Email phishing is nothing new, but lateral email phishing is continuing to grow and evolve. Lateral phishing occurs when an attacker is able to compromise an internal email address and send phishing attacks. Because it looks like the email is coming from a trusted source, it can be hard for organizations to defend against it.
Today, Barracuda released a report that offers some insight into these evolving threats. The report, Spear Phishing: Top Threats and Trends Vol. 2 – Email Account Takeover: Defending Against Lateral Phishing, surveyed 100 organizations about their experience with lateral phishing.
“Email threats, including account takeover and lateral phishing, continue to evolve, and cybercriminals continue to find new ways to execute attacks, avoid detection, and trick users,” said Mike Flouton, vice president of email security at Barracuda Networks. “Staying ahead of these types of attacks requires an understanding of the latest tactics being used by cybercriminals and the critical precautions available to help defend your business.”
The company found that 1 in 7 organizations have experienced a lateral phishing attack over the course of a seven-month period. Of those that were attacked, over 60 percent experienced multiple attacks.
On top of that, 11 percent of attacks resulted in the attacker gaining access to additional employee accounts, the report found.
The hijacked enterprise accounts studied can be sorted into four categories:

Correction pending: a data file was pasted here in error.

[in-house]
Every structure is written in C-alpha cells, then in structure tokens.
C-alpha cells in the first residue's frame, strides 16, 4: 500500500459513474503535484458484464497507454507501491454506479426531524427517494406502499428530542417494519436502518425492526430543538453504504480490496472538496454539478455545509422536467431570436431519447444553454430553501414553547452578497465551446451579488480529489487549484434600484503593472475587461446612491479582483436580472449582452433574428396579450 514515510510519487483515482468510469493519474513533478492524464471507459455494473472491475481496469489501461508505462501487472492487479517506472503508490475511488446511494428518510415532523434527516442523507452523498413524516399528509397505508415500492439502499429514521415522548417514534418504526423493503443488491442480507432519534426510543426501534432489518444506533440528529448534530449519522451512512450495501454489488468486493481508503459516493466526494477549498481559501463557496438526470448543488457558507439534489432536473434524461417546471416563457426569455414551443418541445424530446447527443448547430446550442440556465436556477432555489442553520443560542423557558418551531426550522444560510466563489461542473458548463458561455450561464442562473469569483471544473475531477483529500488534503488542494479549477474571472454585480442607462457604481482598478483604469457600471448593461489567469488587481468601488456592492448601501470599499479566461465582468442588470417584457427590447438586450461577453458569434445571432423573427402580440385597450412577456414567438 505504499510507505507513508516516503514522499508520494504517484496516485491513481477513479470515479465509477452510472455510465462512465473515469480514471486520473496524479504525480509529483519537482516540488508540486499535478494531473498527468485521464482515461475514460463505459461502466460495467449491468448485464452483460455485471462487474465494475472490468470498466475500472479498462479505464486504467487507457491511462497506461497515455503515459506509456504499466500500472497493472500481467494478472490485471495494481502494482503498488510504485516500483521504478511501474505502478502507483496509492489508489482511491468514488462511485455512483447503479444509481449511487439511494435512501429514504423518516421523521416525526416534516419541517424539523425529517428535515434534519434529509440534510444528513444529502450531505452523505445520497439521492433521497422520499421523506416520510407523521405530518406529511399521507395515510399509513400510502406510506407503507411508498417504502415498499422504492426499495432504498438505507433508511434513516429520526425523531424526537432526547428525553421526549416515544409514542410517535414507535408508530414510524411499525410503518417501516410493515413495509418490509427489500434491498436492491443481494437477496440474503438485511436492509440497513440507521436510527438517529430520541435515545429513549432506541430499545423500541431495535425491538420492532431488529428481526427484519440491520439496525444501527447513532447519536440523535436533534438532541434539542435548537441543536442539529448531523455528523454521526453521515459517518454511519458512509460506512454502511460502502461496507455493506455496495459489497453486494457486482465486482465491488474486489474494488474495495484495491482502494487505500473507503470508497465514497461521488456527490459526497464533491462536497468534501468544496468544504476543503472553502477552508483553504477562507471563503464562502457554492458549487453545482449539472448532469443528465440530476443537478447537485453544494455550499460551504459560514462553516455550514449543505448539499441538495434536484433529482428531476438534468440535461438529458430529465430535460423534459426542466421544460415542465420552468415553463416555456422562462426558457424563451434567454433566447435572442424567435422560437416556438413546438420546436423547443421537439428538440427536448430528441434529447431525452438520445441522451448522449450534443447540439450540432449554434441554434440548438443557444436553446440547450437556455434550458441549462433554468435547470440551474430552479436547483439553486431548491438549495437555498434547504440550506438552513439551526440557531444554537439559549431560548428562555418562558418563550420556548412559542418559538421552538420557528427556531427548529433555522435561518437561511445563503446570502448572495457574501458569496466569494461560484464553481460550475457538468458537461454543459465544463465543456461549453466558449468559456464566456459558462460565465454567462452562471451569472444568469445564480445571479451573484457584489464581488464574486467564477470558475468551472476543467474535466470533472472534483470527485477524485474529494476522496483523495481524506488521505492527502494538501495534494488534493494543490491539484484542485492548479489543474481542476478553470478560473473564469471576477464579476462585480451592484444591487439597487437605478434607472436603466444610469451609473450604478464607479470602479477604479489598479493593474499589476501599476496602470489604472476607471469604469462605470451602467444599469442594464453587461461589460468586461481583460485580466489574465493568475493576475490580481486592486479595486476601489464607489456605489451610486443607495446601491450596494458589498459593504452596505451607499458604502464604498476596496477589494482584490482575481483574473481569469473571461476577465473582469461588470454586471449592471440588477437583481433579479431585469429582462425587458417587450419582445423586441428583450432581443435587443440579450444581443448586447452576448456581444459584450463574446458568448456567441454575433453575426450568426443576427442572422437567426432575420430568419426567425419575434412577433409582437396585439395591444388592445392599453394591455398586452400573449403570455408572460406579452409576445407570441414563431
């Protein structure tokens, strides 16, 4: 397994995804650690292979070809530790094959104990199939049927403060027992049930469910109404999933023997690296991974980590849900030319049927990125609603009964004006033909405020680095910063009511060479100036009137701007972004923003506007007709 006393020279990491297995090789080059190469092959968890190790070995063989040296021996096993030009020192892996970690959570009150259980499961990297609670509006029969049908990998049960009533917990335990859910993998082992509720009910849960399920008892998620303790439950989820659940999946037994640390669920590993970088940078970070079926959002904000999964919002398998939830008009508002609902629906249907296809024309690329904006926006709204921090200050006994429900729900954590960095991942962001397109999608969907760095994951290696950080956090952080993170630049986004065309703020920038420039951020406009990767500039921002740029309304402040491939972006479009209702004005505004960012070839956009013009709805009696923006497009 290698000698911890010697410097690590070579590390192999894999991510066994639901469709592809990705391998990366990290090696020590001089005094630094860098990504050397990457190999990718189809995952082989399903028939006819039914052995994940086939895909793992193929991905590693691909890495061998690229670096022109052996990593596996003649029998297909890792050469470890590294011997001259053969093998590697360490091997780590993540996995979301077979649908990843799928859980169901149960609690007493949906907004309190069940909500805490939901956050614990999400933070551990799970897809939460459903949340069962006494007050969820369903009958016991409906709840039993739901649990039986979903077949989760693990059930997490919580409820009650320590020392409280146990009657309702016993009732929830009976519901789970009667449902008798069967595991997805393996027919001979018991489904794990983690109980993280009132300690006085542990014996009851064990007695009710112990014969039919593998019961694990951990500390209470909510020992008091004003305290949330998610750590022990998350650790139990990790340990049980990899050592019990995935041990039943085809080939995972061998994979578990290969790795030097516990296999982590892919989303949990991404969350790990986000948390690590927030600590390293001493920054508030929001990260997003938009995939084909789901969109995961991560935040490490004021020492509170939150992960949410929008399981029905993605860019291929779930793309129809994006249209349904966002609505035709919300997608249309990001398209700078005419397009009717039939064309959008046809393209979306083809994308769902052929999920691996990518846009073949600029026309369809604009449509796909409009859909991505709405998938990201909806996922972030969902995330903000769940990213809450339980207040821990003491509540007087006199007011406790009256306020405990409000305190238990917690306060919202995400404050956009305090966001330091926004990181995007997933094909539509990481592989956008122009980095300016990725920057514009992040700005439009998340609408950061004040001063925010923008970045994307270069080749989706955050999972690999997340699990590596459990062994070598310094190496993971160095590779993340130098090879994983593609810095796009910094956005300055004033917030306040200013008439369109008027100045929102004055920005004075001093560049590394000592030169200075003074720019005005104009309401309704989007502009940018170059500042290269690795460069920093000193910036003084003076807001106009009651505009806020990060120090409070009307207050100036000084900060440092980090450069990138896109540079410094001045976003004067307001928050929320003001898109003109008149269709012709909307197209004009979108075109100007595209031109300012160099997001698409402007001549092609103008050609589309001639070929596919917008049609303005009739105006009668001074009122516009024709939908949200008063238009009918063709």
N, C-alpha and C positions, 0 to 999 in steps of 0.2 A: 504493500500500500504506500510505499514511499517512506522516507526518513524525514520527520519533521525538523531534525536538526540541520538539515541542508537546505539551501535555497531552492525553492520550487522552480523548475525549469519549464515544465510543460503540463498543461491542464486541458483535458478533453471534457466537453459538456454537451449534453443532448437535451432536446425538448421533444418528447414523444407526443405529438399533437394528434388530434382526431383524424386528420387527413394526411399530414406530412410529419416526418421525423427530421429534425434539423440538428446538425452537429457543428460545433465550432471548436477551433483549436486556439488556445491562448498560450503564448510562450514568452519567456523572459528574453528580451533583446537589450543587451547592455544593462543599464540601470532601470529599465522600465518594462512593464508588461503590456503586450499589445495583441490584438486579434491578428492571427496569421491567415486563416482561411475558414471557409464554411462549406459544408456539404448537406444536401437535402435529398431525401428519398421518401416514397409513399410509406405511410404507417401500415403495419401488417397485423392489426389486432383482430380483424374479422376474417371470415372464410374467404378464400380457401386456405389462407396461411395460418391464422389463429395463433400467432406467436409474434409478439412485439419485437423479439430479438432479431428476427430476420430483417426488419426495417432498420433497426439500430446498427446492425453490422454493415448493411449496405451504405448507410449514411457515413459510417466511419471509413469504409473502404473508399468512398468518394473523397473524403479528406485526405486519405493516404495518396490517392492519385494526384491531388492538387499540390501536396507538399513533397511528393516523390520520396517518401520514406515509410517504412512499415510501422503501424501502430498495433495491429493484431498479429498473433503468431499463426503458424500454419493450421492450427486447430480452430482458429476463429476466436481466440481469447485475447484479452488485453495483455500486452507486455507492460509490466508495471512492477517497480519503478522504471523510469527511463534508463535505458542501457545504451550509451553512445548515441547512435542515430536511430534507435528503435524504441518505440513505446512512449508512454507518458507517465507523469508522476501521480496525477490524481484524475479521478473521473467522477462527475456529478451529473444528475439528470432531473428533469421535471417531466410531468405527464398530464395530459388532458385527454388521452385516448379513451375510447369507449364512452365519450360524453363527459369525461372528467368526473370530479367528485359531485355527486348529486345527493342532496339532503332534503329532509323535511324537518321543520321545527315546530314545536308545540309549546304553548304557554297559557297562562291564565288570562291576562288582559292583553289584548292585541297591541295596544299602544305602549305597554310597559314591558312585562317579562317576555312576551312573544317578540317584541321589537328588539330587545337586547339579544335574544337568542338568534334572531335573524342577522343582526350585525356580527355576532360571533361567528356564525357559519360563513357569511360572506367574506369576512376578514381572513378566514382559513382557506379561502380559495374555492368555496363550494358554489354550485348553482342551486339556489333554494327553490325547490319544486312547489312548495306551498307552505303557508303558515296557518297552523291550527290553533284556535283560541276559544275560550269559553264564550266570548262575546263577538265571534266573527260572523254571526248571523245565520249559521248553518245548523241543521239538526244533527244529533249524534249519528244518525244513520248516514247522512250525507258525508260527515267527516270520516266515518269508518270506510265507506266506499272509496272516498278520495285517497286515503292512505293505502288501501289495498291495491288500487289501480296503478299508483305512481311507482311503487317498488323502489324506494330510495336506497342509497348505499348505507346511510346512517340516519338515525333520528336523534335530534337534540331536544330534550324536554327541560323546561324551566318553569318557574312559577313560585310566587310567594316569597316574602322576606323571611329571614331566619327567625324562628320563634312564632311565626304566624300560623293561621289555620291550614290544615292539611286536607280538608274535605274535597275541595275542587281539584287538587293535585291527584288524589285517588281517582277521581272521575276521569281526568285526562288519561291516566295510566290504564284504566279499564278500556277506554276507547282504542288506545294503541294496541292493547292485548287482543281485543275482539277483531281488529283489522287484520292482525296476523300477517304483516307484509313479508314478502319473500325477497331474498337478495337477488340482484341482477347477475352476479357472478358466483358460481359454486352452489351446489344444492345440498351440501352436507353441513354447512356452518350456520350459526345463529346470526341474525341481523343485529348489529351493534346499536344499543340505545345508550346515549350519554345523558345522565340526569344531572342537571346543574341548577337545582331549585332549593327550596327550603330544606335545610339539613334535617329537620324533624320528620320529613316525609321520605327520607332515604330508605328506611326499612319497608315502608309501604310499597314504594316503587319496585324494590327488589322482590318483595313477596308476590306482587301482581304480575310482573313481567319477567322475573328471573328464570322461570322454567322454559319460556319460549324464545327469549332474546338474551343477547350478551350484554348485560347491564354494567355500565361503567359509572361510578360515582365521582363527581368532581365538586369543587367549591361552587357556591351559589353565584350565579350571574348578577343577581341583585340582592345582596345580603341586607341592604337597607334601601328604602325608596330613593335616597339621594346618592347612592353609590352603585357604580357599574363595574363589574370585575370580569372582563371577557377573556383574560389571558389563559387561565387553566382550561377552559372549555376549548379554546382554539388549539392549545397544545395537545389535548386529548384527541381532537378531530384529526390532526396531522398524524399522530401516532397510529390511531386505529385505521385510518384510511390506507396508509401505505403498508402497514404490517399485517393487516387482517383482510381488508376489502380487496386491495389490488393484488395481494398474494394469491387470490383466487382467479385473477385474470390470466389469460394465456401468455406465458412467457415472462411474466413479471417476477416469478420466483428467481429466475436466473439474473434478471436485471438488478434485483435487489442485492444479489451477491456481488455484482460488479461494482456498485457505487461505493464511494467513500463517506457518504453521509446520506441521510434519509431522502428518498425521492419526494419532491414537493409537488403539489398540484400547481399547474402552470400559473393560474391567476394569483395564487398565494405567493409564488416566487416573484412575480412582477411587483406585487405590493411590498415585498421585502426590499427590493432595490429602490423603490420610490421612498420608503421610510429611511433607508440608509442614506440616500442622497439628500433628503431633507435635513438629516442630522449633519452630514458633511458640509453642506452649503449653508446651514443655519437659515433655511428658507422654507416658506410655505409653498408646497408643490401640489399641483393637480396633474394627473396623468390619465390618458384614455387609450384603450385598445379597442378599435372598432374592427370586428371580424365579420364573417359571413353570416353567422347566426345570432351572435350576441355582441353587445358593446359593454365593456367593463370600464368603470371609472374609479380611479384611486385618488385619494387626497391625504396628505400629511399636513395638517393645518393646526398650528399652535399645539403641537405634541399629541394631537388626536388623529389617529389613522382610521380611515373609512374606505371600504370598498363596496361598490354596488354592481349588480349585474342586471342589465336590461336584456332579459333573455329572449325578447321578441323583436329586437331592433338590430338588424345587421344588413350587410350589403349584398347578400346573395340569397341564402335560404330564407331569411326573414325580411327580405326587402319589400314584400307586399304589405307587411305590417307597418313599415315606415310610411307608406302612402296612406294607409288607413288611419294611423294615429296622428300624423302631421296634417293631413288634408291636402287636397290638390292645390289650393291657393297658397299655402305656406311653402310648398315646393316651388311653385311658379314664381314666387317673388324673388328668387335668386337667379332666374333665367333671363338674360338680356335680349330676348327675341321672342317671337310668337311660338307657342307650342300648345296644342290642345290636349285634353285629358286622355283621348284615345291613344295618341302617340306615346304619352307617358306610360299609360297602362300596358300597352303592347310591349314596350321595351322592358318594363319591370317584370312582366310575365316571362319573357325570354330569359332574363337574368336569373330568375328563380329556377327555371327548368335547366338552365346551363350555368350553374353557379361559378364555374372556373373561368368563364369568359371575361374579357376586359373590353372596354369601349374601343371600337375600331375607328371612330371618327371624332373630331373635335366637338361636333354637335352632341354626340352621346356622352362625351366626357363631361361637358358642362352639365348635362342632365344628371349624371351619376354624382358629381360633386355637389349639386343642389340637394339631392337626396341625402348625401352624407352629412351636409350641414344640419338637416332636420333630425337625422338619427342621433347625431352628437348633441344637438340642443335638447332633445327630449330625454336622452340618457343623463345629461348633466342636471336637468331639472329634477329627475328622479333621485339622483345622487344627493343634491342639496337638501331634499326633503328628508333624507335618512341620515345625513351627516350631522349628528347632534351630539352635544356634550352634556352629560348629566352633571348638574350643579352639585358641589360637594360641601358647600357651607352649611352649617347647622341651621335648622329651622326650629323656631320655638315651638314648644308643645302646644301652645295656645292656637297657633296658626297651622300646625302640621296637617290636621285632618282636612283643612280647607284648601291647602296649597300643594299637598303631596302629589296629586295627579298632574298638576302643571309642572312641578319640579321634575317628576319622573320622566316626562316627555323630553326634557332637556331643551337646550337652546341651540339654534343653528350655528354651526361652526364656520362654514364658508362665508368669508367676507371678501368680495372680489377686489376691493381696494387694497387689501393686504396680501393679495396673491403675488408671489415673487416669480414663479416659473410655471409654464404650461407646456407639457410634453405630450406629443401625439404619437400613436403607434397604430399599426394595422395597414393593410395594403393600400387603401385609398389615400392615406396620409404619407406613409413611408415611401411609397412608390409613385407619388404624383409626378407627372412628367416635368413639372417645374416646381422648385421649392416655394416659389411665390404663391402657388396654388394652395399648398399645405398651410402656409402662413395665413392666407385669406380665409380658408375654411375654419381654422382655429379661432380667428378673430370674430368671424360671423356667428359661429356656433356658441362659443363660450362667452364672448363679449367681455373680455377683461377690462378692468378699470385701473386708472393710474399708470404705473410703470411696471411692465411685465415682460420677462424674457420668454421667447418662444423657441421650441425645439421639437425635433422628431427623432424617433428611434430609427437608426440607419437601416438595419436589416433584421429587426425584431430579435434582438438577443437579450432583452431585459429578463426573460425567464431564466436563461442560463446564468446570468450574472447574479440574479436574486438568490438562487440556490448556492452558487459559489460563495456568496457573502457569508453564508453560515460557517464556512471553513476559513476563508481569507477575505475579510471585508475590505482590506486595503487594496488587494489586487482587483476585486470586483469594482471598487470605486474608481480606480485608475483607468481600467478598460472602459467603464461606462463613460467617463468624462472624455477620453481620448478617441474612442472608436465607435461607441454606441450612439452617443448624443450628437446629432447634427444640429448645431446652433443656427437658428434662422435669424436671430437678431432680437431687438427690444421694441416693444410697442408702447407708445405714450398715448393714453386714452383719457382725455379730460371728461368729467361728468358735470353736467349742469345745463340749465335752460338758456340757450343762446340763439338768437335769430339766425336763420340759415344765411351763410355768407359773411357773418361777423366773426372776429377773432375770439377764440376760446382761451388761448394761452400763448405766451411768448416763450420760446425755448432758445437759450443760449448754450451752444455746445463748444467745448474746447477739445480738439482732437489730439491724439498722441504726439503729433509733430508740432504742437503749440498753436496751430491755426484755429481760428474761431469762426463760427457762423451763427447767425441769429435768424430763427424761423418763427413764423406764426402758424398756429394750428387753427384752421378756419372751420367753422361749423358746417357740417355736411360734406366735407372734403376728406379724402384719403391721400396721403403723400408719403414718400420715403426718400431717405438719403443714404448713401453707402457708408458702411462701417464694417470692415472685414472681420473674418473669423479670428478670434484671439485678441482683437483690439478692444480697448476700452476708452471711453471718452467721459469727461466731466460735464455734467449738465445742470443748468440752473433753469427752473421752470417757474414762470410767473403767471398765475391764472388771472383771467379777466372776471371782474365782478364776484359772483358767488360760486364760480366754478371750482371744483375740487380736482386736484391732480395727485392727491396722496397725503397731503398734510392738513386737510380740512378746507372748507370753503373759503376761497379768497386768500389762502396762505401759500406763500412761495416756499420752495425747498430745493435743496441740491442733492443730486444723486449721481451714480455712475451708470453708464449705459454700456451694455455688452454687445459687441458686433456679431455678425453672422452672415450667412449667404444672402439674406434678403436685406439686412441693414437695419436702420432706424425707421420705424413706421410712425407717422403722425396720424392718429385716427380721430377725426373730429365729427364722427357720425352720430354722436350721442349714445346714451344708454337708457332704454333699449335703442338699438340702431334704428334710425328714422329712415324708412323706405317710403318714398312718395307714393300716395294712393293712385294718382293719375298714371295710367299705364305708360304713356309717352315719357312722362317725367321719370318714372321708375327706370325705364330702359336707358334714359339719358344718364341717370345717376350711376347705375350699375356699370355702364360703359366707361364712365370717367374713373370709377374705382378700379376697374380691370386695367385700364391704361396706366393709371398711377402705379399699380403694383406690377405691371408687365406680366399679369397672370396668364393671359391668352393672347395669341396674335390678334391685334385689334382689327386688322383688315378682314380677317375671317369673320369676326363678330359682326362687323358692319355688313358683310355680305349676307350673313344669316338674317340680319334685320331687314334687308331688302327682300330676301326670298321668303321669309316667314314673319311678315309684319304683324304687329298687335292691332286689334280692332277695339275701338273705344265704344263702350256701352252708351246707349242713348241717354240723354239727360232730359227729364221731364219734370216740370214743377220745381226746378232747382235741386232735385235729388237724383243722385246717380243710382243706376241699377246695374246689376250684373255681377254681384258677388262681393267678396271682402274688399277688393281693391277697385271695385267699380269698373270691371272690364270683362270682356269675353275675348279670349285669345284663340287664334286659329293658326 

- Account-agnostic: Attackers did not draw heavily on the relationship between the hijacked account and the target
- Targeted-recipient: Attackers selected victims based on the hijacked account’s recent or close contacts
- Organization-wide: Attackers sent phishing emails to a large group of employees at the company
- Lateral-organization: Attackers sent phishing emails to a group of employees at other organizations in the same industry
In addition, the email messages tend to rely on one of two deceptive narratives. One is a false claim of an issue with the target’s email account, and the other is a message that provides a link to a fake document. Sixty-three percent of attacks used generalized messages, 30 percent used refined messaged, and seven percent were highly-targeted messages.
Barracuda recommends companies defend against lateral phishing with security awareness training, advanced detection techniques, and two-factor authentication.